print IP number from received UDP packet

Discussion in 'C++' started by Orendavd, Jun 17, 2007.

  1. Orendavd

    Orendavd Guest

    hi there,
    I have a working UDP server in c++, how to I print the IP of the
    received packet???
     
    Orendavd, Jun 17, 2007
    #1
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  2. Orendavd

    Ian Collins Guest

    If you know how to access it and its type, the same as any other
    variable of that type. If you don't know either of these, you are off
    topic and should ask in a platform specific group to find out how.
     
    Ian Collins, Jun 17, 2007
    #2
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  3. Orendavd

    vietor liu Guest

    test use socket api ,function recv() parameter

    Vietor Liu
     
    vietor liu, Jun 18, 2007
    #3
  4. Orendavd

    James Kanze Guest

    I don't know. IP addresses can be a bit strange. The obvious
    answer is to define a user type IP, and provide a << operator
    for it, but that still sort of begs the question. I've seen IP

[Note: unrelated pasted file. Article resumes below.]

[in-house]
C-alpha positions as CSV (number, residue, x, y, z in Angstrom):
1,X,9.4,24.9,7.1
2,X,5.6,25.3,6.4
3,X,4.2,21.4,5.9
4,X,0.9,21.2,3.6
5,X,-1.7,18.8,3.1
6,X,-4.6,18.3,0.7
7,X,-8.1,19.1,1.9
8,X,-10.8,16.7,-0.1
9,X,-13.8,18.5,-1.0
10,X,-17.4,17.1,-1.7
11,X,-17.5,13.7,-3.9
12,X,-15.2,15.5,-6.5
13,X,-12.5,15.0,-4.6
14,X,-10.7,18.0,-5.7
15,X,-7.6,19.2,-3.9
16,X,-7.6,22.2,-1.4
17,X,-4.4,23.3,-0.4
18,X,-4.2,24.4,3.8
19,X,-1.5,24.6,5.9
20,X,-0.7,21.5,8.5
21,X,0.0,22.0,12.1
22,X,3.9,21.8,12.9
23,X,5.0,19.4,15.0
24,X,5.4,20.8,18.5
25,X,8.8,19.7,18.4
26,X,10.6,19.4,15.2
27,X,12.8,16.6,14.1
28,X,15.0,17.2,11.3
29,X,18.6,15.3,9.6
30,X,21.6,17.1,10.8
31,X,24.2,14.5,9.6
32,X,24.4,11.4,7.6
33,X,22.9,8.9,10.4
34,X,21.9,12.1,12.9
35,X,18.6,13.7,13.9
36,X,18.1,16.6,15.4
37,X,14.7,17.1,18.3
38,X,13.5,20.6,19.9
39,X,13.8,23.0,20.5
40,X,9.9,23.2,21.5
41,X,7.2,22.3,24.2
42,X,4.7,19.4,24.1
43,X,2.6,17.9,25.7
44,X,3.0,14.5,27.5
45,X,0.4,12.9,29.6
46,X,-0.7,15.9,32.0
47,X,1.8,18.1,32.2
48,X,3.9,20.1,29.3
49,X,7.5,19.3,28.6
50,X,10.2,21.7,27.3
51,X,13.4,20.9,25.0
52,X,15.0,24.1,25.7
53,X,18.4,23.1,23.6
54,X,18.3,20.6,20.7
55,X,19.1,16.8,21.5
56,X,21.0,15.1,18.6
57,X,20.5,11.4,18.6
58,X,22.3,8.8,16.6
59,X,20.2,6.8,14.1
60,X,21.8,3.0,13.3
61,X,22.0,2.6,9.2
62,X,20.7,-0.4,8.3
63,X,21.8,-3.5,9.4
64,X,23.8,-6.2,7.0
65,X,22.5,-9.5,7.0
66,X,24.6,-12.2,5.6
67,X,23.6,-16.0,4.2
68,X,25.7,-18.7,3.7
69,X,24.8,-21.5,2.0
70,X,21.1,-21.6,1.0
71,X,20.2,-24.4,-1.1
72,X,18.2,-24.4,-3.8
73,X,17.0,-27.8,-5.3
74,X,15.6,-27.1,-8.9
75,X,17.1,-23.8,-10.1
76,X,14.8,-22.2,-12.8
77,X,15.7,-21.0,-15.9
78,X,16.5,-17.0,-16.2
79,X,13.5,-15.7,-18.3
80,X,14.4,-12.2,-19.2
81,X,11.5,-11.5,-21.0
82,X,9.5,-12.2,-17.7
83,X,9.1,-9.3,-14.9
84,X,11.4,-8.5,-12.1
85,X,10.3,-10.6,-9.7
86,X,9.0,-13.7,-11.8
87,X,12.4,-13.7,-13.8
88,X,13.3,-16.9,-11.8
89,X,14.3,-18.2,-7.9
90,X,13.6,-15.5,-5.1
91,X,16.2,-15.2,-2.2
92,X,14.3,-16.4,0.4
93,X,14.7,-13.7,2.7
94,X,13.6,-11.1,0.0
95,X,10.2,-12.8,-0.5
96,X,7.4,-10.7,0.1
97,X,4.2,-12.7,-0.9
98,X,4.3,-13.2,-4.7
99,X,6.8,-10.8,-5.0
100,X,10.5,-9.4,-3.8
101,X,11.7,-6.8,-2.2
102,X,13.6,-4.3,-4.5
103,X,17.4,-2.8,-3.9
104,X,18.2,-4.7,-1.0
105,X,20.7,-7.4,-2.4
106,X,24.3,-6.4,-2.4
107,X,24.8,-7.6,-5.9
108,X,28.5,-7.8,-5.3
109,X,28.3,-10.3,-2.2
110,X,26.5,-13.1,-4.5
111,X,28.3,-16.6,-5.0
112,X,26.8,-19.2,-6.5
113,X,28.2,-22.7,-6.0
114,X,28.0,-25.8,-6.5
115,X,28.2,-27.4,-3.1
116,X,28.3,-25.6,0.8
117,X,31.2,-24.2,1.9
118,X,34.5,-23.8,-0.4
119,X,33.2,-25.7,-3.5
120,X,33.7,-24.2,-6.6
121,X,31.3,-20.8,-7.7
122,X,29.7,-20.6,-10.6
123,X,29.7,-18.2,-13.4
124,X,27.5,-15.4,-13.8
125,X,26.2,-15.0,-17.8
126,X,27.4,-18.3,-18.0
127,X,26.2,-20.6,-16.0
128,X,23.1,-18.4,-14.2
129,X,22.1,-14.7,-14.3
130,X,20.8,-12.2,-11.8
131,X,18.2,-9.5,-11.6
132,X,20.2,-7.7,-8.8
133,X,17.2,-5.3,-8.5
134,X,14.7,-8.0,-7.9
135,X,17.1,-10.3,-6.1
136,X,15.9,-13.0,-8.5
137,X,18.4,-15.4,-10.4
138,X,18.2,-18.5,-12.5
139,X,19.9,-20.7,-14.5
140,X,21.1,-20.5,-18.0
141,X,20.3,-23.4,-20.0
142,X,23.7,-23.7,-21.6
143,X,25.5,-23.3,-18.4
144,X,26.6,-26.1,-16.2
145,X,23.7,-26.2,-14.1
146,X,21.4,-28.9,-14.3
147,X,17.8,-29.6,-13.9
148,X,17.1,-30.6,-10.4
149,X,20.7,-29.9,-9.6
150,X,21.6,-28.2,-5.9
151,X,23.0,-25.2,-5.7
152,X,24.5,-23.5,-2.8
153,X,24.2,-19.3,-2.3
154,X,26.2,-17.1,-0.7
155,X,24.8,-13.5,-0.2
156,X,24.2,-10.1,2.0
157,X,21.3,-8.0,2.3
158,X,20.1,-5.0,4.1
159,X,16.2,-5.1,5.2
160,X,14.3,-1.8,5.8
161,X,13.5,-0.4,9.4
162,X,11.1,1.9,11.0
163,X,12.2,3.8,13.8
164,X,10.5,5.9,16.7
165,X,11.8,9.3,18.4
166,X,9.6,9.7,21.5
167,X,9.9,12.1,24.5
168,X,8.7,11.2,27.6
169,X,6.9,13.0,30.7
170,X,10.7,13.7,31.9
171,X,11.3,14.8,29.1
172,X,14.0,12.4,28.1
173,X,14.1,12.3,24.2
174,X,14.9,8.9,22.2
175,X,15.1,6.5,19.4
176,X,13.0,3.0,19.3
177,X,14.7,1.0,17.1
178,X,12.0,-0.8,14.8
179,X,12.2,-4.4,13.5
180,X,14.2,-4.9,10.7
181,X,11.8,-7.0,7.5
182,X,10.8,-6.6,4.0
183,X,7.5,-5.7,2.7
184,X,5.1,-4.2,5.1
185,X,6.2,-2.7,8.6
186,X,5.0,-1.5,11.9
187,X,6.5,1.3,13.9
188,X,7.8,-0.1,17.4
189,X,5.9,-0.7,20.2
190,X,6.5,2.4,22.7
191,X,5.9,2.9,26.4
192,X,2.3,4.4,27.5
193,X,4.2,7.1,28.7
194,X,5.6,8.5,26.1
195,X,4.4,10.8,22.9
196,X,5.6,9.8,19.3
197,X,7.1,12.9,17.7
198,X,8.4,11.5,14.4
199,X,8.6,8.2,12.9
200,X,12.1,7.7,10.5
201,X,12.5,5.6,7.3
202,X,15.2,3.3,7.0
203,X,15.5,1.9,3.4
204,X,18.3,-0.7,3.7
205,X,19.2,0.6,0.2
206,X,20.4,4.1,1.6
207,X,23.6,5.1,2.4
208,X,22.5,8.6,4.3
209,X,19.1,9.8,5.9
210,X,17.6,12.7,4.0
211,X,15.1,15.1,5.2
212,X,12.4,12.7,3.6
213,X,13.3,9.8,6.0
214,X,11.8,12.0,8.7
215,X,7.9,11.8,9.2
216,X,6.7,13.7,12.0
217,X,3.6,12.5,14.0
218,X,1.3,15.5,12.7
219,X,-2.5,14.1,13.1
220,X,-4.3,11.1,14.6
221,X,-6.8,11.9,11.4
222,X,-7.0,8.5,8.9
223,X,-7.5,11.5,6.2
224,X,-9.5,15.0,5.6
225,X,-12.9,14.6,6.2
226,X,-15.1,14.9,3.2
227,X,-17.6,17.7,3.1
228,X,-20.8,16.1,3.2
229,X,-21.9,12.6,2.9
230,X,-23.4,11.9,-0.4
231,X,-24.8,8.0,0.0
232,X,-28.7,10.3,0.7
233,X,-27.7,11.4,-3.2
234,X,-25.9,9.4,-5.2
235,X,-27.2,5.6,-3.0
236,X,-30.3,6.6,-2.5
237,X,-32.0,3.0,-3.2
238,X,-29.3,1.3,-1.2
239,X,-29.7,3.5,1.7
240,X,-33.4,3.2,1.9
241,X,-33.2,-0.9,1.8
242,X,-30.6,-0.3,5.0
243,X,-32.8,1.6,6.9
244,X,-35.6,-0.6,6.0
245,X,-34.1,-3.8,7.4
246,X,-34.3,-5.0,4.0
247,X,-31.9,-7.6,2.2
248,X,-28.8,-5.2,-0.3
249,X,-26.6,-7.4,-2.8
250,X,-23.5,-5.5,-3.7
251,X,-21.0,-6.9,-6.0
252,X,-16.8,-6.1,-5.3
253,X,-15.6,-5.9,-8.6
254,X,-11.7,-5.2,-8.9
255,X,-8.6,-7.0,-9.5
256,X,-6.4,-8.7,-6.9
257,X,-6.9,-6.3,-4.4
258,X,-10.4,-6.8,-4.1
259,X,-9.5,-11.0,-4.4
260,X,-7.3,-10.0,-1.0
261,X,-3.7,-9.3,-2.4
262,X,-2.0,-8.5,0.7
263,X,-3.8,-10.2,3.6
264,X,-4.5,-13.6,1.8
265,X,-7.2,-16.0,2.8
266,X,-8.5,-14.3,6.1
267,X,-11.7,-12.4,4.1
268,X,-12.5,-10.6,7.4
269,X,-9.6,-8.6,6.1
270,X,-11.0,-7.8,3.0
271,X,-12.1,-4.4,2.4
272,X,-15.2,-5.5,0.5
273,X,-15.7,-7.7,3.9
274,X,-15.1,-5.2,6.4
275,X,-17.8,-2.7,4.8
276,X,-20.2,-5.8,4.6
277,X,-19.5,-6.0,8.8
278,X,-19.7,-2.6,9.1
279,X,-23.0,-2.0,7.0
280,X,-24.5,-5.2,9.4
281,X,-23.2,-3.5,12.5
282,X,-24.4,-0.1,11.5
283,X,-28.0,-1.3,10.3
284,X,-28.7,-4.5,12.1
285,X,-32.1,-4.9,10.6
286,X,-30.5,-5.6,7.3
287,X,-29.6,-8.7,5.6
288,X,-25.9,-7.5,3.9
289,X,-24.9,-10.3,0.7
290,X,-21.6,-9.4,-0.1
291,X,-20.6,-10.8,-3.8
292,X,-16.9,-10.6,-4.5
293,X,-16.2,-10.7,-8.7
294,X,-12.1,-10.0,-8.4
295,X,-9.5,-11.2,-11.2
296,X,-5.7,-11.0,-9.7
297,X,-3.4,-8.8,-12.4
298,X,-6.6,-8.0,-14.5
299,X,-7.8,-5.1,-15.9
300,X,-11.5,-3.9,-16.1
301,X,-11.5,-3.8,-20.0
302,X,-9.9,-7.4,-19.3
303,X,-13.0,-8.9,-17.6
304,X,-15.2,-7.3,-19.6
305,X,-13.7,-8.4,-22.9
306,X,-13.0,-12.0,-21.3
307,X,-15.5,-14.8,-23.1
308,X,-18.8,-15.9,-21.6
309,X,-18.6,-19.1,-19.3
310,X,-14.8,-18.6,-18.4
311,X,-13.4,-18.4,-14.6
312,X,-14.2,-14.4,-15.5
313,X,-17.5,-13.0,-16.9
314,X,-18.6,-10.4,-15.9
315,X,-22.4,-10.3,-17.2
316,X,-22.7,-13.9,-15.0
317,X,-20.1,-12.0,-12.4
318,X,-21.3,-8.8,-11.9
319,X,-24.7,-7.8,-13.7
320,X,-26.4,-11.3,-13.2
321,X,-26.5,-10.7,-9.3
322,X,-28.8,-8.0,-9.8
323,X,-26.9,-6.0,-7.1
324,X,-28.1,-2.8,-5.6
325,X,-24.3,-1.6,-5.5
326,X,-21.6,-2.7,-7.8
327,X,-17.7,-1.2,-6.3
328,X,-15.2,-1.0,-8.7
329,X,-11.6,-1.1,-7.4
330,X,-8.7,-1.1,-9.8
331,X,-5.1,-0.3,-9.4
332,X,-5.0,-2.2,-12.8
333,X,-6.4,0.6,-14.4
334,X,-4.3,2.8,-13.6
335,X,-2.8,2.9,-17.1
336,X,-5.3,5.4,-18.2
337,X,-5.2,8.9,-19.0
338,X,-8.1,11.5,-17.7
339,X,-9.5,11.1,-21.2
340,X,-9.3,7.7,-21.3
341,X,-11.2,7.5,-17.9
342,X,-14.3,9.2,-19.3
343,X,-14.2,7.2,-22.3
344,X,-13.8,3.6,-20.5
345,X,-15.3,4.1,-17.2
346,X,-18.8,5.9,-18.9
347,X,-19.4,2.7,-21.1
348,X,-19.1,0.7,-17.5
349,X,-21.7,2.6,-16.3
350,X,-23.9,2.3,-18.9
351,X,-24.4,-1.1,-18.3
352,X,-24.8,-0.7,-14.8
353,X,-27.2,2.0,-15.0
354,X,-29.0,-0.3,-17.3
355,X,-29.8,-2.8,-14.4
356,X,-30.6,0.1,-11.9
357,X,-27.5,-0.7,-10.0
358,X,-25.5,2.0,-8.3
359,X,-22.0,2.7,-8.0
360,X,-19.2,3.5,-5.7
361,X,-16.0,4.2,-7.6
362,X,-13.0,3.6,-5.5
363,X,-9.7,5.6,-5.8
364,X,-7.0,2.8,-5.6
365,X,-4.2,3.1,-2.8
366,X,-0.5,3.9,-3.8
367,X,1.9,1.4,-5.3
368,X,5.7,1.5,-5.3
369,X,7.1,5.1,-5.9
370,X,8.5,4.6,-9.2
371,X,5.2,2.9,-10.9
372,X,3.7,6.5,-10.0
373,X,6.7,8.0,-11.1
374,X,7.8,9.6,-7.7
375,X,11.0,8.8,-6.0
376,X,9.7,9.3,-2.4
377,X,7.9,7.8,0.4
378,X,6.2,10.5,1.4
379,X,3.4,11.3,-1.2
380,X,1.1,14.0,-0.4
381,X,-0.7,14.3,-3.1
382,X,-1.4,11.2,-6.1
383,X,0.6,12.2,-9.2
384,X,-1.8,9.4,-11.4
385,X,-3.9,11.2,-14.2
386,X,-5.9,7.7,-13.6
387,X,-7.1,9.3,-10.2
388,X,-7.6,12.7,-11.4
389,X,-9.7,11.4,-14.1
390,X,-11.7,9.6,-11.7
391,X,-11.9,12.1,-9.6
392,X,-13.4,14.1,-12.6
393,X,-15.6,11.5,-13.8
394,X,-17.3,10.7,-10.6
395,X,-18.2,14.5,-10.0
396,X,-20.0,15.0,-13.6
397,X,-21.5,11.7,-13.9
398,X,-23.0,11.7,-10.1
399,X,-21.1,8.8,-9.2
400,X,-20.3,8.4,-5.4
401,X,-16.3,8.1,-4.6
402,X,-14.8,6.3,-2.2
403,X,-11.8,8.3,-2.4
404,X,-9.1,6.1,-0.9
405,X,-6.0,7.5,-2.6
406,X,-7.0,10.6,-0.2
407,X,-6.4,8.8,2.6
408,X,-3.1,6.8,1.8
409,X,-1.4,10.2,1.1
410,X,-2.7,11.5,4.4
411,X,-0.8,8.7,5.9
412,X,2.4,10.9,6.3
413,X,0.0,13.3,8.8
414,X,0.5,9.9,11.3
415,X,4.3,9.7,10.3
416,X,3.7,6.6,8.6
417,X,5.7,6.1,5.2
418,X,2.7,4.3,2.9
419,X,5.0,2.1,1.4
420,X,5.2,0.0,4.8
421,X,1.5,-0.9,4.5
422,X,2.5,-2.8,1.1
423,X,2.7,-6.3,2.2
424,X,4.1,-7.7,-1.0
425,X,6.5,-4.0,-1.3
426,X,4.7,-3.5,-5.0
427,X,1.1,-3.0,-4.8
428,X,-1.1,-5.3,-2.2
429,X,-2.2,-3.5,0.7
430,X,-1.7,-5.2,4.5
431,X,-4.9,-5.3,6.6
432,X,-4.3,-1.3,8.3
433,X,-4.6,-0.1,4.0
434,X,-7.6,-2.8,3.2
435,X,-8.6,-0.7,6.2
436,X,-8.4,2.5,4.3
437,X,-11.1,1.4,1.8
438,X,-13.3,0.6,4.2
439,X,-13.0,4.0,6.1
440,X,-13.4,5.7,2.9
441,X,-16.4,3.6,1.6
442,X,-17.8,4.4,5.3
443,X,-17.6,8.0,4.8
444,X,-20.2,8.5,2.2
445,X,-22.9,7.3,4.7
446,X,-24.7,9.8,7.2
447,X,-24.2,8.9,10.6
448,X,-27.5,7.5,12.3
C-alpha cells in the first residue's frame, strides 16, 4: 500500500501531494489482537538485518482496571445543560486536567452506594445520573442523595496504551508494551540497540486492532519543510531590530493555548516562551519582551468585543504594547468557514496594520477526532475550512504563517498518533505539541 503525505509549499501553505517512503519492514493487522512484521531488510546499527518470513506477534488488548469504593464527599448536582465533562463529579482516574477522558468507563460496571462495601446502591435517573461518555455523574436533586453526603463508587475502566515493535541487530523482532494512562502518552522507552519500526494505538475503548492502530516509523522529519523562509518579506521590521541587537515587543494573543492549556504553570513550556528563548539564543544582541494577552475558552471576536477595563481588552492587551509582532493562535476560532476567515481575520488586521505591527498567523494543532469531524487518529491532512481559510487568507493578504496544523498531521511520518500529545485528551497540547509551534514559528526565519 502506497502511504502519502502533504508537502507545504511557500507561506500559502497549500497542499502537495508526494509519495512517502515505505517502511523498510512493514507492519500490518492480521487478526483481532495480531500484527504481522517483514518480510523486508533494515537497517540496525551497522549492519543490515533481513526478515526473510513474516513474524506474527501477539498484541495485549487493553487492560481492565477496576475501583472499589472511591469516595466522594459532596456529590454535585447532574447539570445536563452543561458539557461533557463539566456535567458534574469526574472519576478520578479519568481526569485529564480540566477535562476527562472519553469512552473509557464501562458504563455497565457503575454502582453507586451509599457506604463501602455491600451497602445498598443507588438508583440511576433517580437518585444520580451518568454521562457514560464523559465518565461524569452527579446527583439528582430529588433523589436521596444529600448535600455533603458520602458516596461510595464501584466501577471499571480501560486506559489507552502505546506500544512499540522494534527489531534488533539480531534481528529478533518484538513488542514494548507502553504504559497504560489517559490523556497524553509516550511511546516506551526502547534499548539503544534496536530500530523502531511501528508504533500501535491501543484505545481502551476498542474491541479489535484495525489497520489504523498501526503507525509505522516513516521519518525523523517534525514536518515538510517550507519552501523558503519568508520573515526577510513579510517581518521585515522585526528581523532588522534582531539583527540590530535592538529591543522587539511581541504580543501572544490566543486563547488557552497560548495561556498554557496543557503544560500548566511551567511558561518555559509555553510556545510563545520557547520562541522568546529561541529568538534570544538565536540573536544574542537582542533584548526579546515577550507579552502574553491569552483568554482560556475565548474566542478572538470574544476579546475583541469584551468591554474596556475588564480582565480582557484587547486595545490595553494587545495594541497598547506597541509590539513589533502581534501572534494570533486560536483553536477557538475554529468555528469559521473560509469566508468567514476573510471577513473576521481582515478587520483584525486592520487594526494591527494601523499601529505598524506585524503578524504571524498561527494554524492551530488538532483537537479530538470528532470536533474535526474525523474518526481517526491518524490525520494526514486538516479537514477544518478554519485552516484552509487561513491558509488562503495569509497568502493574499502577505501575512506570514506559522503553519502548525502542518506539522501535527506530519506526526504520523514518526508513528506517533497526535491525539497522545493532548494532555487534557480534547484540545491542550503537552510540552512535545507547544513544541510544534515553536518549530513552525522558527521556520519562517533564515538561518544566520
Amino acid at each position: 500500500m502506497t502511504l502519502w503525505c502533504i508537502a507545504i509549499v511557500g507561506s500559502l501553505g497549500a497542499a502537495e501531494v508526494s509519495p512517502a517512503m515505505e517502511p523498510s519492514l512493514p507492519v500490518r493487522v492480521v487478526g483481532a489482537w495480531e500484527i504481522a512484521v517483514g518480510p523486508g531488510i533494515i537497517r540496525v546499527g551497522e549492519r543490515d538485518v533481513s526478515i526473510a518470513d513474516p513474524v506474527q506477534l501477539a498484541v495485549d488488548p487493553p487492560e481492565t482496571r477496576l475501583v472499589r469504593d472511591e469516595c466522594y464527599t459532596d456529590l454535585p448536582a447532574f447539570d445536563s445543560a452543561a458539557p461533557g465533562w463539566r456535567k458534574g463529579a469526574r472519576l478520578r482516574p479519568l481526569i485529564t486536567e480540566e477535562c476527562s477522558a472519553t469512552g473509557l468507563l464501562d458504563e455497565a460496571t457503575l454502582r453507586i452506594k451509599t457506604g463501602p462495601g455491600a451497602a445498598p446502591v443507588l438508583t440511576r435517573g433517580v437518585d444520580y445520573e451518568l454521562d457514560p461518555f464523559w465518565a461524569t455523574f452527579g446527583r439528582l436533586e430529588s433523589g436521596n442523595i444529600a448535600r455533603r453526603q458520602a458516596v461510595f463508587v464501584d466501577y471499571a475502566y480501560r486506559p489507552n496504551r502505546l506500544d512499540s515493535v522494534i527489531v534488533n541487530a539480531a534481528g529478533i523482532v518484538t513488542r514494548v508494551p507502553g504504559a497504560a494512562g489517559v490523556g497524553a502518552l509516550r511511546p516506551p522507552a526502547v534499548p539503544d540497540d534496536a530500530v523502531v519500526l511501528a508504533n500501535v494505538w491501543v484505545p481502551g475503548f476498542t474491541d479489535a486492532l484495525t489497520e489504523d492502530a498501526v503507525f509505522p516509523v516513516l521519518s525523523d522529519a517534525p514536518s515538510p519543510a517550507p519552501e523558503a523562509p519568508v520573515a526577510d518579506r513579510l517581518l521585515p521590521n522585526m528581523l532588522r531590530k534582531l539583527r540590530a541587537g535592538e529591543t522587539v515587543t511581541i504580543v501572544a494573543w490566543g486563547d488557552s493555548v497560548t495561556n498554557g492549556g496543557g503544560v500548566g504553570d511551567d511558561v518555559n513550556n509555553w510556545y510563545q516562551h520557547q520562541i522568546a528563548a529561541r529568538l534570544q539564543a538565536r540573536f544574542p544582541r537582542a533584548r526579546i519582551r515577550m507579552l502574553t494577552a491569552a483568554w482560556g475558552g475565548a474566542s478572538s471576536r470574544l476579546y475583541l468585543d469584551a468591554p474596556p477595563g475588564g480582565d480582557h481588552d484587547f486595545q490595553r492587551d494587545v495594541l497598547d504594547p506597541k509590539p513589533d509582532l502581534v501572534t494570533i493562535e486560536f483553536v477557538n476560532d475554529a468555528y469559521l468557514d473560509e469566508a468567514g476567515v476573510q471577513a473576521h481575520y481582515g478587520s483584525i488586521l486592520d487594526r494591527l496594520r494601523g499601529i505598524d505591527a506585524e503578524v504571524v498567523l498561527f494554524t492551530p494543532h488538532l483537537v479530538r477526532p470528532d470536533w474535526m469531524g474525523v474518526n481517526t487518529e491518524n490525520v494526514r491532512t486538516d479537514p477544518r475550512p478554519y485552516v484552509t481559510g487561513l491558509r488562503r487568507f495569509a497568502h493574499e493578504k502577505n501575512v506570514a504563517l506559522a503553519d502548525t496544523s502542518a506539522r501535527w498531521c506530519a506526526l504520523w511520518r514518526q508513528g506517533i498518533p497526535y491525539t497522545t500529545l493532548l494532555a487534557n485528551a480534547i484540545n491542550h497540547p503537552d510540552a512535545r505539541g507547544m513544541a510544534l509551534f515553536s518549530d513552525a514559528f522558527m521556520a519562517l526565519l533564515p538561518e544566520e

addresses in three different formats: char[4], 32 bit int (or
    unsigned int), in *network* byte order, and 32 bit int or
    unsigned int in native byte order. None of these will give the
    traditional a.b.c.d format when printed as a variable of that
    type. You need some extra code:

    For char[4]:

    std::eek:stream&
    operator<<(
    std::eek:stream& dest,
    Ip const& obj )
    {
    for ( int i = 0 ; i < 4 ; ++ i ) {
    if ( i != 0 ) {
    dest << '.' ;
    }
    dest << (int)(unsigned char)obj.value[ i ] ;
    }
    return dest ;
    }

    For unsigned int, native byte order:

    std::eek:stream&
    operator<<(
    std::eek:stream& dest,
    Ip const& obj )
    {
    int shift = 32 ;
    while ( shift > 0 ) {
    shift -= 8 ;
    dest << ((obj.value >> shift) & 0xFF) ;
    if ( shift != 0 ) {
    dest << '.' ;
    }
    }
    return dest ;
    }

    And network byte order:

    std::eek:stream&
    operator<<(
    std::eek:stream& dest,
    Ip const& obj )
    {
    unsigned char const*p
    = reinterpret_cast< unsigned char const* >( &obj.value ) ;
    for ( int i = 0 ; i < 4 ; ++ i ) {
    if ( i != 0 ) {
    dest << '.' ;
    }
    dest << (int)( p[ i ] ) ;
    }
    return dest ;
    }
    How you get the IP depends on your platform or your library, but
    formatting it, once you've got it, requires some work as well.
     
    James Kanze, Jun 18, 2007
    #4
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